Wednesday, 6 June 2007

Half Close Eyes

Half Close Eyes

The sleepy kangaroo supporting its heavy eyelid. I had shot this picture a few times in landscape mode the first few times and had ran back to get more shots of this guy in portrait. Find that its claw, ears, nose and head is appropriately framed.

A collision with a vehicle is capable of killing a kangaroo. Kangaroos blinded by headlights or startled by engine noise have been known to leap in front of cars. Since kangaroos in mid-bound can reach speeds of around 50 km/h (31 mph) and are relatively heavy, the force of impact can be severe. Small vehicles may be destroyed, while larger vehicles may suffer engine damage. The risk of harm to vehicle occupants is greatly increased if the windscreen is the point of impact. As a result, "kangaroo crossing" signs are commonplace in Australia.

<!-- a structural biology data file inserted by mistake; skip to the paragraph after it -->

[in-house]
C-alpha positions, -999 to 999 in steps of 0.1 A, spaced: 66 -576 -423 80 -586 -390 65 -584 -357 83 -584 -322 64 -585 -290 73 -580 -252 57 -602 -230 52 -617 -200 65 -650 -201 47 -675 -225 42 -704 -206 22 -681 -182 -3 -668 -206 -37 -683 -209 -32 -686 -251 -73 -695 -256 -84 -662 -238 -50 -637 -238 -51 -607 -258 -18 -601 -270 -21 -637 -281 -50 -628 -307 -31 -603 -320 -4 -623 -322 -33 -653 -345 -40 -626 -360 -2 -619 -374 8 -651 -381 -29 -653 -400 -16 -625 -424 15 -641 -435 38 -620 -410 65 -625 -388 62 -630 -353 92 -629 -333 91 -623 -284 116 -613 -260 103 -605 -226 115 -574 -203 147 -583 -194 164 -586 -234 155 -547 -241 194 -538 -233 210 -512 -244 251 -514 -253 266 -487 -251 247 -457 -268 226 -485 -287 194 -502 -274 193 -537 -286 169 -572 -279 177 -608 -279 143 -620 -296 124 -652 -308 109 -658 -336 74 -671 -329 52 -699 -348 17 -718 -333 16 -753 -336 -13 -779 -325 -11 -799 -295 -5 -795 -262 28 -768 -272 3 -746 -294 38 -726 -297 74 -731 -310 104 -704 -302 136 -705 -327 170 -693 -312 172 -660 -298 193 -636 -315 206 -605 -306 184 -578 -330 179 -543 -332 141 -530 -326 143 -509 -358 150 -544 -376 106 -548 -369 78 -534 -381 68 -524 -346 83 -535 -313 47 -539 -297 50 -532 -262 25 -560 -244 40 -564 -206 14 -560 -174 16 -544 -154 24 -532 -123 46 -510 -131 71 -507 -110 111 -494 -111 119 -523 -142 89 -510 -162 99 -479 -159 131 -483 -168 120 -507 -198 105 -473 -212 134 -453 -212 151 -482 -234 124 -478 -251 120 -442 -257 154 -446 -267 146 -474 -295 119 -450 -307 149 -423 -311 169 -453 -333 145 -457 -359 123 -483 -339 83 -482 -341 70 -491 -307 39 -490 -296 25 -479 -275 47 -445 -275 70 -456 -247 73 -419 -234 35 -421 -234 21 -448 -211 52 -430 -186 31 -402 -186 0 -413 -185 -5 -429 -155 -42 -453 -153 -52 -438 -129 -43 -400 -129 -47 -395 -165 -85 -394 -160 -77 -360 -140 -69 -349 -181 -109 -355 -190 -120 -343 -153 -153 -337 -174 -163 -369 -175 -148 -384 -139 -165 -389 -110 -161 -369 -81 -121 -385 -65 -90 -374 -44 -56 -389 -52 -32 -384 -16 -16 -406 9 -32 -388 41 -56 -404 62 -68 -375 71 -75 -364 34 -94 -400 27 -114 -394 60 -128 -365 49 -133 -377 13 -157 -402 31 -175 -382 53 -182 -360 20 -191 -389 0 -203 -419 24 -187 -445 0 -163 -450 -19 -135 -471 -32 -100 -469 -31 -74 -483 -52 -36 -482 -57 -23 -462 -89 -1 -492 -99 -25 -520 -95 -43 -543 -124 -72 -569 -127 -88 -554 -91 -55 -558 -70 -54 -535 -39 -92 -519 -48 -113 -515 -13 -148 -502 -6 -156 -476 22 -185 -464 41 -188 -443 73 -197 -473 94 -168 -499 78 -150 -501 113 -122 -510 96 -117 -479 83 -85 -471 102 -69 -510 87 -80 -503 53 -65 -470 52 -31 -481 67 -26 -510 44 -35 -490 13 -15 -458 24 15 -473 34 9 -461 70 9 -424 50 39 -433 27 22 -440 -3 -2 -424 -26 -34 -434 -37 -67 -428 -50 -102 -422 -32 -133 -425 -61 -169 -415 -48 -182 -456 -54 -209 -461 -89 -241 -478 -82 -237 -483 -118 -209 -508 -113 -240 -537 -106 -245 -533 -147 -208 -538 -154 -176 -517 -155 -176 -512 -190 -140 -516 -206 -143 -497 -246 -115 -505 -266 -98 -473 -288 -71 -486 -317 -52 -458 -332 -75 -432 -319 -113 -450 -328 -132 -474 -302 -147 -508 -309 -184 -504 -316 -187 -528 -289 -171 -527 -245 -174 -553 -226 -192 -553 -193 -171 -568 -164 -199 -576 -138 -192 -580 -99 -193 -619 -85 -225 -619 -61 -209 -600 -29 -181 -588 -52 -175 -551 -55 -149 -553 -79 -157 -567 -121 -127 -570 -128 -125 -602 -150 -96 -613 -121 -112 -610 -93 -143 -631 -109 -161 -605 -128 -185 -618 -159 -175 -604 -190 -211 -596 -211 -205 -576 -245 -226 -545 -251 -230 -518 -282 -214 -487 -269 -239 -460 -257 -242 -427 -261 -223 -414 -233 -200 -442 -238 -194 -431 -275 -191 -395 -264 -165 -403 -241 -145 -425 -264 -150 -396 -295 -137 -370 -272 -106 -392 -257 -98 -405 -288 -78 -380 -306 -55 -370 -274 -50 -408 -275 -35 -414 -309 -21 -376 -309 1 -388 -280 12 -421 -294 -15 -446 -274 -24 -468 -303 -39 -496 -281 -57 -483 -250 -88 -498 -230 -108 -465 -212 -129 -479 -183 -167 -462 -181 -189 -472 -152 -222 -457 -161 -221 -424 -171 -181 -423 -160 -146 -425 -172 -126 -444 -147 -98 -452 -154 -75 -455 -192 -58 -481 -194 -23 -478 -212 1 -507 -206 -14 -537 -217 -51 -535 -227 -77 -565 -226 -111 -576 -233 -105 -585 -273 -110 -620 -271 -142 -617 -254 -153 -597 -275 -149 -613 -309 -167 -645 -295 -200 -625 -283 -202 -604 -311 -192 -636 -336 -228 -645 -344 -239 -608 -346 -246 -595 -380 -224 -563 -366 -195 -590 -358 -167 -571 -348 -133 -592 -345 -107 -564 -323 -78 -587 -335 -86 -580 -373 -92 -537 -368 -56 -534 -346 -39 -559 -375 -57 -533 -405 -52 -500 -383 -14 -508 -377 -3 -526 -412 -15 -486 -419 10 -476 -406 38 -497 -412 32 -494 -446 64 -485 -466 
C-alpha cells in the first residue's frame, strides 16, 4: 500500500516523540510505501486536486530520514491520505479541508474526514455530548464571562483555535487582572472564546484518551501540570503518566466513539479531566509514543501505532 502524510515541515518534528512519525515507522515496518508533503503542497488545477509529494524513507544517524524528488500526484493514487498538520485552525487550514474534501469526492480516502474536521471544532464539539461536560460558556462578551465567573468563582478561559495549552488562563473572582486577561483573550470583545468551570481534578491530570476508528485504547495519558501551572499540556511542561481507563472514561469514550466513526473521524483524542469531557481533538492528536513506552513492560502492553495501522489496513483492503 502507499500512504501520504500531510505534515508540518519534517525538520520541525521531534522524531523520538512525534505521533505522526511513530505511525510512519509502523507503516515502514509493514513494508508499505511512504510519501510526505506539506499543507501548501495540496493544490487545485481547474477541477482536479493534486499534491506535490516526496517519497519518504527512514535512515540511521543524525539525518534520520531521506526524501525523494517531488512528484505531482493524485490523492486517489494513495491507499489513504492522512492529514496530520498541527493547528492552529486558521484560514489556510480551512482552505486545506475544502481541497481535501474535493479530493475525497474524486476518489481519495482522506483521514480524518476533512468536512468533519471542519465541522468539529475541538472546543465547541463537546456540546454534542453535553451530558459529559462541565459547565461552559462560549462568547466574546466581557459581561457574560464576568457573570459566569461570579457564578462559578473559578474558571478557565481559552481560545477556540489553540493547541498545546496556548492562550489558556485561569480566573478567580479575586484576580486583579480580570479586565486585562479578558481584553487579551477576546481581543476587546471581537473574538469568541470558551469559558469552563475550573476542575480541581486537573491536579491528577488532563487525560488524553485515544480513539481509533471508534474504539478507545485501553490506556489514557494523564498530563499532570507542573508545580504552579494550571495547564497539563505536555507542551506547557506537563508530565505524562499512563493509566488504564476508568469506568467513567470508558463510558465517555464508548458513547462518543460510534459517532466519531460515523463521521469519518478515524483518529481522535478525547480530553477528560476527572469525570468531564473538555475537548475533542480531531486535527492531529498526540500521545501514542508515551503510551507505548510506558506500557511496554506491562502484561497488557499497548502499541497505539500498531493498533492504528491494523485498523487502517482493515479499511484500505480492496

Vehicles that frequent isolated roads, where roadside assistance may be scarce, are often fitted with "roo bars" to minimise damage caused by collision. Bonnet-mounted devices, designed to scare wildlife off the road with ultrasound and other methods, have been devised and marketed.

(courtesy of

No comments: